Tuesday, June 24, 2008

Girl Pregnancy Pact Gloucester MA High School: School Subsidizes Teen Pregnancy (Savers Are from Mars. Debtors Are from Venus. Episode 6)

School Subsidizes Teen Pregnancy

Media Reports Miss the Main Point on Spike in Teen Pregnancies

A large number of high-school girls intentionally got pregnant or were happy to get pregnant at Gloucester High School in Gloucester, Massachusetts.

Earlier reports of a formal group "pact" to get pregnant are now disputed to be a post-pregnancy pledge for the teen mothers to somehow support each other, although the point about the girls' enthusiasm to get pregnant appears undisputed:

"But at a press conference today, Gloucester Mayor Carolyn Kirk emerged from a closed-door meeting with city, school and health officials to say that there had been no independent confirmation of any teen pregnancy pact. She also said that the principal, who was not present at the meeting, is now "foggy in his memory" of how he heard about the pact.

[Gloucester High School, principal Dr. Joseph ] Sullivan has not spoken publicly about the teen pregnancies since he told TIME earlier this month that several girls repeatedly requested pregnancy tests at the school clinic and that some had reacted to positive test results with high fives and plans for baby showers. Pathways for Children CEO Sue Todd, whose organization runs the school's on-site daycare center, told TIME on June 13 that its social worker had heard of the girls' plan to get pregnant as early as last fall. She noted that some of the girls involved had been identified as being at risk of becoming teen mothers as early as sixth grade, when they began to request pregnancy tests in middle school." (TIME)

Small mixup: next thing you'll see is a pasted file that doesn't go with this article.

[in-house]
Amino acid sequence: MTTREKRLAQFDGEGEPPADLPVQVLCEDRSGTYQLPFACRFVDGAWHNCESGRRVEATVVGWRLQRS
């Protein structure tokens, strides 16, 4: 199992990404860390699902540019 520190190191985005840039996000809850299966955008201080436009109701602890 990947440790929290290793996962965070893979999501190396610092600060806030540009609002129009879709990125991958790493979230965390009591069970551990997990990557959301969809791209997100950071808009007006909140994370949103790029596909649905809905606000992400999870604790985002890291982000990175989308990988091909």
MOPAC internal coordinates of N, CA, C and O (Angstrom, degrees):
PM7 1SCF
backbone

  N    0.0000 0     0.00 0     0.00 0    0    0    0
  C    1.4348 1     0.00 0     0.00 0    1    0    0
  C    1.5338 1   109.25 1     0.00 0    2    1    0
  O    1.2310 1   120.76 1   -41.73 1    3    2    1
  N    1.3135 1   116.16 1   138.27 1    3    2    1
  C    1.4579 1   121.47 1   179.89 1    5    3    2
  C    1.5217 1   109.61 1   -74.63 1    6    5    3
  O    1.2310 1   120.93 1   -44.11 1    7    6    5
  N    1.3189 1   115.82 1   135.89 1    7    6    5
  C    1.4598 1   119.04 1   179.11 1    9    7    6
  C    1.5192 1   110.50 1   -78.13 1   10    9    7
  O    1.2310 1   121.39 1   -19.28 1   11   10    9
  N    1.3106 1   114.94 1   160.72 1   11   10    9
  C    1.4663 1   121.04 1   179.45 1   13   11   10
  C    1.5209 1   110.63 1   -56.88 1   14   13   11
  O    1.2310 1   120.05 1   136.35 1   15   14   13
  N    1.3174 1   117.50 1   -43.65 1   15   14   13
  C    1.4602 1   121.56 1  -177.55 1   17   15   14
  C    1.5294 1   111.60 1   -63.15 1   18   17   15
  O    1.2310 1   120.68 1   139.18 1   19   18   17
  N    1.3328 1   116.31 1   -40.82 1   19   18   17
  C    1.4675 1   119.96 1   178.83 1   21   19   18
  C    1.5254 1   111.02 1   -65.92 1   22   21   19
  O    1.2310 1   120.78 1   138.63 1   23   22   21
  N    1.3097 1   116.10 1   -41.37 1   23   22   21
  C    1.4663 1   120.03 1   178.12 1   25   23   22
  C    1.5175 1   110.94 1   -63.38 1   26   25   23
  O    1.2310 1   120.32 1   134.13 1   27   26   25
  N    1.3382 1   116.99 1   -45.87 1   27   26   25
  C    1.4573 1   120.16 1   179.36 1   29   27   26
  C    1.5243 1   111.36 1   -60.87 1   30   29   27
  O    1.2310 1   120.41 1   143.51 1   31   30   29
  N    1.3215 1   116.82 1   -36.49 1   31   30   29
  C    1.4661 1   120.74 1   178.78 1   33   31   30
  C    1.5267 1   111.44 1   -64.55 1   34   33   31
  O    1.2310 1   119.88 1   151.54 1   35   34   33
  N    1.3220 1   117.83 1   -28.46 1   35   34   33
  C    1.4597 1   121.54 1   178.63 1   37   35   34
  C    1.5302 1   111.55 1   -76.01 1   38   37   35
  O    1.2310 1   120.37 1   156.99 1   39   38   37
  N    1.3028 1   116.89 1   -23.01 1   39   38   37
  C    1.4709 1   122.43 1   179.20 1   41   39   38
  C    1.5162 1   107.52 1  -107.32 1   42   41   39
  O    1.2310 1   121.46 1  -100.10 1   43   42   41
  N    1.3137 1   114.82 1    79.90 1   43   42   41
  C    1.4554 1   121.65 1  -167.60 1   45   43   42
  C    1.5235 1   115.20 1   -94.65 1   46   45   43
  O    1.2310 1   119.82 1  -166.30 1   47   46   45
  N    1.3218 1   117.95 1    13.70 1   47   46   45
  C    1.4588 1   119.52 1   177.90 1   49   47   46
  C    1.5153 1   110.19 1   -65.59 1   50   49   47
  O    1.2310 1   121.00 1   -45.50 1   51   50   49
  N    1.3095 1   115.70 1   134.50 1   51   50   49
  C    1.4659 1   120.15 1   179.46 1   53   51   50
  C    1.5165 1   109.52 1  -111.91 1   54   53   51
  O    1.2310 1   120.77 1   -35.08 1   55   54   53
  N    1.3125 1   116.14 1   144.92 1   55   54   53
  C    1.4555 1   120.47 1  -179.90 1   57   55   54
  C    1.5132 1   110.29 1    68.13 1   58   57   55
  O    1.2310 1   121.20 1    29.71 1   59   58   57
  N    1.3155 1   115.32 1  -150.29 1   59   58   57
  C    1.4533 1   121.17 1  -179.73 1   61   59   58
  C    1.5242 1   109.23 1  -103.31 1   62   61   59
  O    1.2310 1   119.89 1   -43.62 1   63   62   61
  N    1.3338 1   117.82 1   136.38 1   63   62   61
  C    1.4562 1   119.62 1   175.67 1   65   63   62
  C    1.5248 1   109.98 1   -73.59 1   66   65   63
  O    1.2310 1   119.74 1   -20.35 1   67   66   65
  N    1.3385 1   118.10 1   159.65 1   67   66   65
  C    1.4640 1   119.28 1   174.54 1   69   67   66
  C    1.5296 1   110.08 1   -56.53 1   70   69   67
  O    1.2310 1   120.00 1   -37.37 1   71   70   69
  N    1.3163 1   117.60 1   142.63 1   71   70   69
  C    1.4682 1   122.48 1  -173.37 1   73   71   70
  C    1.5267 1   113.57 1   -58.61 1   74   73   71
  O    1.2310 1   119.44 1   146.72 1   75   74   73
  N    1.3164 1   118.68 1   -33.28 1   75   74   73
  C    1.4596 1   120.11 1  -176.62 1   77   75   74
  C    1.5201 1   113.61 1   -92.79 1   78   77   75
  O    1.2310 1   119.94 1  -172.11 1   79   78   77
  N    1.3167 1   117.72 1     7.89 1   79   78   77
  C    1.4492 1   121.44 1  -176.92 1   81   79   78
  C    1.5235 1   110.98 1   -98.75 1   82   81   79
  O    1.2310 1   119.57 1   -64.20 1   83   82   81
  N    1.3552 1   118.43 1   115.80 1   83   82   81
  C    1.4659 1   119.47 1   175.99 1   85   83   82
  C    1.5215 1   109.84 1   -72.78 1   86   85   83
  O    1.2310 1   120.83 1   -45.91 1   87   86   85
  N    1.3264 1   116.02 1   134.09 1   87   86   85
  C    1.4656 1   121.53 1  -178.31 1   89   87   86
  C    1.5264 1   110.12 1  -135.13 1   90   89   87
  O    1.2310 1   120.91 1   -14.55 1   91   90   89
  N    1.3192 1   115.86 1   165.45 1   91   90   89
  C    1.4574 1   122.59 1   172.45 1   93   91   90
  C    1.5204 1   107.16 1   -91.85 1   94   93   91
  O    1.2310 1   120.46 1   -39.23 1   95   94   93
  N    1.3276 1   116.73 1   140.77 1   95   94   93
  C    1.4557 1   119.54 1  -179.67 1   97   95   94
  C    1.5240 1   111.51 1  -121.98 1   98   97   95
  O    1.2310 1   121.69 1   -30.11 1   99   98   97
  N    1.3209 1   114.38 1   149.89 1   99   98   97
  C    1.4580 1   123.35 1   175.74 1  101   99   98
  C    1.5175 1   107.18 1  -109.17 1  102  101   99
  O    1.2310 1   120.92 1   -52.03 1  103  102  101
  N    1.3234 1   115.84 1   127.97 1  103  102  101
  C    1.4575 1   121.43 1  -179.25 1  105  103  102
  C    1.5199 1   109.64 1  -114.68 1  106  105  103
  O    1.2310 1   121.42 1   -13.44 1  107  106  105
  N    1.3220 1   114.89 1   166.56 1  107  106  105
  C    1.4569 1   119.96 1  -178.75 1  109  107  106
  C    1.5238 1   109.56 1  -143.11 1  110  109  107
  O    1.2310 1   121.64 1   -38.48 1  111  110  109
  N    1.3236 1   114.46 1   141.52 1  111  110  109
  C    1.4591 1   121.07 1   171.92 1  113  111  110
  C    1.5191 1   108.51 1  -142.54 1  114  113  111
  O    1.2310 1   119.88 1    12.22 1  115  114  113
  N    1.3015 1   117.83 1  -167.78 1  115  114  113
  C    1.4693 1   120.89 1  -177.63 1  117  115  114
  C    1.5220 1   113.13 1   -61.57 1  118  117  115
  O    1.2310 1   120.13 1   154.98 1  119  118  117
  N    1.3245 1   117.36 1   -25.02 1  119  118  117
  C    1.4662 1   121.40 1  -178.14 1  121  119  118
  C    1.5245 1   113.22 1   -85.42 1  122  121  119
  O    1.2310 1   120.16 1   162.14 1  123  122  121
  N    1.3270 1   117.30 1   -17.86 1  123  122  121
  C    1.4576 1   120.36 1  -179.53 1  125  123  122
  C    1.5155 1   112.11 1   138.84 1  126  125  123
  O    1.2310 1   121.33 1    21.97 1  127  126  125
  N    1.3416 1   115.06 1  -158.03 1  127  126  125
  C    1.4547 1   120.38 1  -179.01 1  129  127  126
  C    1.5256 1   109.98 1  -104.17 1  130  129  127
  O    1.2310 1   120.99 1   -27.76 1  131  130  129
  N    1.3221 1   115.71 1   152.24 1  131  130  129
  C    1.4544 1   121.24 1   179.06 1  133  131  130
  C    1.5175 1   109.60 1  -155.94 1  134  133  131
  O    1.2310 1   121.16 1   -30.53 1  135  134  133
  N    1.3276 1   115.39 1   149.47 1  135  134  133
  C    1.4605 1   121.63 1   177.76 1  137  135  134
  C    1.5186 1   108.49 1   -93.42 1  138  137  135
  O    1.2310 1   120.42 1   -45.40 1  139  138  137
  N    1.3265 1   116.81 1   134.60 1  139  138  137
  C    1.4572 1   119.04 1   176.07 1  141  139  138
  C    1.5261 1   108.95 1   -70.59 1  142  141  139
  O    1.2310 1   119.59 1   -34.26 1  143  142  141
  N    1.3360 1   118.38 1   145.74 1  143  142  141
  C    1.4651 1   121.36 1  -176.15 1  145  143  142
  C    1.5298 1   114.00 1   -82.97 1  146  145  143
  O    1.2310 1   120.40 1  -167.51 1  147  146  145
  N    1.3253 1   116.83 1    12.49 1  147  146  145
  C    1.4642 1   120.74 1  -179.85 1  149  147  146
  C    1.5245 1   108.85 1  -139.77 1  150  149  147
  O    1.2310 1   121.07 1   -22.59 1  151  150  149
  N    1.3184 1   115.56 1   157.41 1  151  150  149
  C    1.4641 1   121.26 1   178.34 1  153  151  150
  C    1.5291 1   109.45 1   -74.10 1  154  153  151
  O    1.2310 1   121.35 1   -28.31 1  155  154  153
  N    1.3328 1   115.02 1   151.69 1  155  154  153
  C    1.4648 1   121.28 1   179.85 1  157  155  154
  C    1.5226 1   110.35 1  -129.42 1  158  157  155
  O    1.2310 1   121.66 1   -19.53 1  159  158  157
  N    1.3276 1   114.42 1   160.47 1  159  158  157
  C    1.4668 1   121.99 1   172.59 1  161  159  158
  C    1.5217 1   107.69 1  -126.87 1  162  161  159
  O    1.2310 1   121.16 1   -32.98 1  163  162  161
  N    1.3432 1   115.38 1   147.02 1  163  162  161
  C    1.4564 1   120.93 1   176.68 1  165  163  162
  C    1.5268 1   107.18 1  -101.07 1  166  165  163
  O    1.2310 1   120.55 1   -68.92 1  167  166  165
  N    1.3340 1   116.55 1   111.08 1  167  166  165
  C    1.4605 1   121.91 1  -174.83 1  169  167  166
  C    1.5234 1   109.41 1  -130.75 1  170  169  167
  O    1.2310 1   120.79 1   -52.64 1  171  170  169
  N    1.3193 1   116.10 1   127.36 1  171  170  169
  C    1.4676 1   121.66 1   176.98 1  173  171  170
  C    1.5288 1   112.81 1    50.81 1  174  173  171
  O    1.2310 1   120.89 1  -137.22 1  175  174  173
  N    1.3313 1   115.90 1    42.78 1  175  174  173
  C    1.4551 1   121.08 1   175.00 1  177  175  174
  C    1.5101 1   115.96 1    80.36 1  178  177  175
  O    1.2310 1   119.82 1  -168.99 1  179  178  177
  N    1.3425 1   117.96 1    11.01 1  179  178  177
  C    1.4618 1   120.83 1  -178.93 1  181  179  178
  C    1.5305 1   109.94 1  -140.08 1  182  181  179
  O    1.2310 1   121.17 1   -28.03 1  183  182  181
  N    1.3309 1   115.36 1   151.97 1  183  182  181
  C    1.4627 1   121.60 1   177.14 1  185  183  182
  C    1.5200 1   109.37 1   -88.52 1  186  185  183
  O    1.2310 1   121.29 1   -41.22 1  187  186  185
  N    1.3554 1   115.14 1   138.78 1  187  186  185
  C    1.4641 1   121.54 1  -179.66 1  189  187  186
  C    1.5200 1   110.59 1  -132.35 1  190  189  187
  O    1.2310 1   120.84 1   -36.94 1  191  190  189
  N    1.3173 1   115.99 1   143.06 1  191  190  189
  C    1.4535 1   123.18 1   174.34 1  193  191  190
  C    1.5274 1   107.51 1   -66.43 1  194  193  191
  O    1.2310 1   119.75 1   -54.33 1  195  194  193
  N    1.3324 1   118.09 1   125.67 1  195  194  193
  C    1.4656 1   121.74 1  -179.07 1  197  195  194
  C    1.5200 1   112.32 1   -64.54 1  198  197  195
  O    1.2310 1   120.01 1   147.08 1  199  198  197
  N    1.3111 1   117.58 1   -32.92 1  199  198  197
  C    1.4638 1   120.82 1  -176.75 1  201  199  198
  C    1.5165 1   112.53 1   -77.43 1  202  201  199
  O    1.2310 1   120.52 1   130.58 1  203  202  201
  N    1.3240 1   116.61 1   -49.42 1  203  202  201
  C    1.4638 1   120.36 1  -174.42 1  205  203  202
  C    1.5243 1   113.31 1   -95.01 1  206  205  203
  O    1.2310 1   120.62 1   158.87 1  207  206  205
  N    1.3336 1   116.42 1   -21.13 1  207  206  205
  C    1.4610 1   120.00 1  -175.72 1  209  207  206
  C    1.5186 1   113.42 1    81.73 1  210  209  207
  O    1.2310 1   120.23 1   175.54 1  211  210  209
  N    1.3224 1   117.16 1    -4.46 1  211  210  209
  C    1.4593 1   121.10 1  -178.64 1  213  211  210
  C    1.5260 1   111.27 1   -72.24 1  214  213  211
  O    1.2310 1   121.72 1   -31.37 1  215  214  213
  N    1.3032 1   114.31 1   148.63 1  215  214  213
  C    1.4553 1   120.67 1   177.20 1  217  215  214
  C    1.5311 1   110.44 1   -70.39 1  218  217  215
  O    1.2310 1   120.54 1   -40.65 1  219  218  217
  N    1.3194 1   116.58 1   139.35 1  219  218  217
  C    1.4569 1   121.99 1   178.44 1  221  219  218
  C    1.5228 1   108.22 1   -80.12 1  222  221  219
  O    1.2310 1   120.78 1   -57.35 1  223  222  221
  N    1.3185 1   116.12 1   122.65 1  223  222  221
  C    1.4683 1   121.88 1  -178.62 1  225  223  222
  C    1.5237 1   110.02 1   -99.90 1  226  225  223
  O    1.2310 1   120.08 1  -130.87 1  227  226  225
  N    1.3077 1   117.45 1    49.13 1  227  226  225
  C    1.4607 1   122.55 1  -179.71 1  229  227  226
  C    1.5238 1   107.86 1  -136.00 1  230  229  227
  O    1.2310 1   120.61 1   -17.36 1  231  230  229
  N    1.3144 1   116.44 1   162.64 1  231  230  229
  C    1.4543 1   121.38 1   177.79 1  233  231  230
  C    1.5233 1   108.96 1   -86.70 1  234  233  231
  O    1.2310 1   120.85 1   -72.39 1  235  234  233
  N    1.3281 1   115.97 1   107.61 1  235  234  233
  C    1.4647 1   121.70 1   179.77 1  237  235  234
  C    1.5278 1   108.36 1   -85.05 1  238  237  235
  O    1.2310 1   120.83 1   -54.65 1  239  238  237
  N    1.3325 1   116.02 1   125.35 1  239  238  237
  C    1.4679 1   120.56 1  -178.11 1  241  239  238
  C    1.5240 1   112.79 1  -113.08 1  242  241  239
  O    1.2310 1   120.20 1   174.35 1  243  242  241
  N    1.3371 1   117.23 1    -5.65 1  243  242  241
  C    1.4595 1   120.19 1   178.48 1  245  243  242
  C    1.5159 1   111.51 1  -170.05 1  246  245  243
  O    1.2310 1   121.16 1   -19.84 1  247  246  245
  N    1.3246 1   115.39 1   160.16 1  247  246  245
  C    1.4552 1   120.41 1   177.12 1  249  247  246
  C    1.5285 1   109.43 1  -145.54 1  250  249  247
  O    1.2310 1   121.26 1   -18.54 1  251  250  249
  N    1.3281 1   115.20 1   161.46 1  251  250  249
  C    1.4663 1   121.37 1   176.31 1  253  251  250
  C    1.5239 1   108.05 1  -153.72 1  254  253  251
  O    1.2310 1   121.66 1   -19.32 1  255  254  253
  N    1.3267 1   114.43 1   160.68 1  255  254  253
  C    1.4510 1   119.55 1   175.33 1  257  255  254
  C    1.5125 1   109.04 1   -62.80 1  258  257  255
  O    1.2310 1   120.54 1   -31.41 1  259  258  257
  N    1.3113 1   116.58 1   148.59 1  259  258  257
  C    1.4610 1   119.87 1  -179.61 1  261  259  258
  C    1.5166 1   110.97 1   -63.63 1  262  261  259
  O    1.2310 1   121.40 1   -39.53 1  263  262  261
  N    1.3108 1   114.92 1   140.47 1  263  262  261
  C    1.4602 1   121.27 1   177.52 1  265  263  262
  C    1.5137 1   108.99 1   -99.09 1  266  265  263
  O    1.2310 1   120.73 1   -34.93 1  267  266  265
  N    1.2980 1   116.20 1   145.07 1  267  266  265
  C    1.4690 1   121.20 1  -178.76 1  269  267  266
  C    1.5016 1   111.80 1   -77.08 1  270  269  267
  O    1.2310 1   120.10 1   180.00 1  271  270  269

Various reports blame the depressed, working-class, blue-collar, fishing economy or a poor, anti-social home-life:
""What we've seen is the girls fit a certain profile," Todd said. "They're socially isolated, and they don't have the support of their families."
The Real Point

People with no job prospects and no family support should be trying to INCREASE income and DECREASE outgo. Teen, single, diploma-less mothers are DECREASING their income potential and INCREASING their outgo expenses.

The schools apparently utterly failed to teach math, logic, or home economics.

The schools apparently do manage to teach and subsidize teen pregnancy (according to public radio and other reports):
  • The school(s) teaches sex to children: School-district health coordinator Ann-Marie Jordan blamed budget "cutbacks" for stopping sex education after the 9th grade, leaving 'only' the years of sex taught in middle school and freshman year: Exactly how many YEARS does it take to figure out? One pair of unfixed neighborhood dogs or cats should do it.
  • The school(s) conducts "health surveys" that ask children to describe their sex lives: Behavioral experts know that people are more likely to do something when you make them discuss, imagine, and visualize doing it.
  • The school(s) provides/conducts pregnancy tests on children: Children can see grown-ups' tacit acceptance and expectation of teen sex (and usually failing tests in school is bad).
  • The school(s) provides a FREE in-school daycare center for teen mothers: "The high school has done perhaps too good a job of embracing young mothers. Sex-ed classes end freshman year at Gloucester, where teen parents are encouraged to take their children to a free on-site day-care center. Strollers mingle seamlessly in school hallways among cheerleaders and junior ROTC. "We're proud to help the mothers stay in school," says Sue Todd, CEO of Pathways for Children, which runs the day-care center." (TIME)
Gee, can anyone think of where the girls got the idea to get pregnant?

The school is one step away from providing wine coolers and a Jacuzzi.

"Experts" continue to miss the point:
"Dr. Joanne Cox, director of the Young Parents program at Children's Hospital in Boston, said that in-school programs for birth control are shown to be effective, as is education. Upon hearing of the situation in Gloucester, she said that considering birth control distribution in school would be wise. "When 10 are pregnant — that's the time to have the political courage to do it," she said. She added that the lack of easily available birth control — which, she said, pediatricians are often hesitant to prescribe — is "probably the No. 1 reason" for an increase in pregnancies." (Gloucester Daily Times)
1. Basic economics: Subsidize something and you get more of it.

2. Birth control is useless when the girls WANT to get pregnant, which is the reported case with the Gloucester girls.

Maybe there would be fewer teen pregnancies if the schools spent less time and money teaching and subsidizing sex -- and instead spent more time and money teaching math, logic, and economics.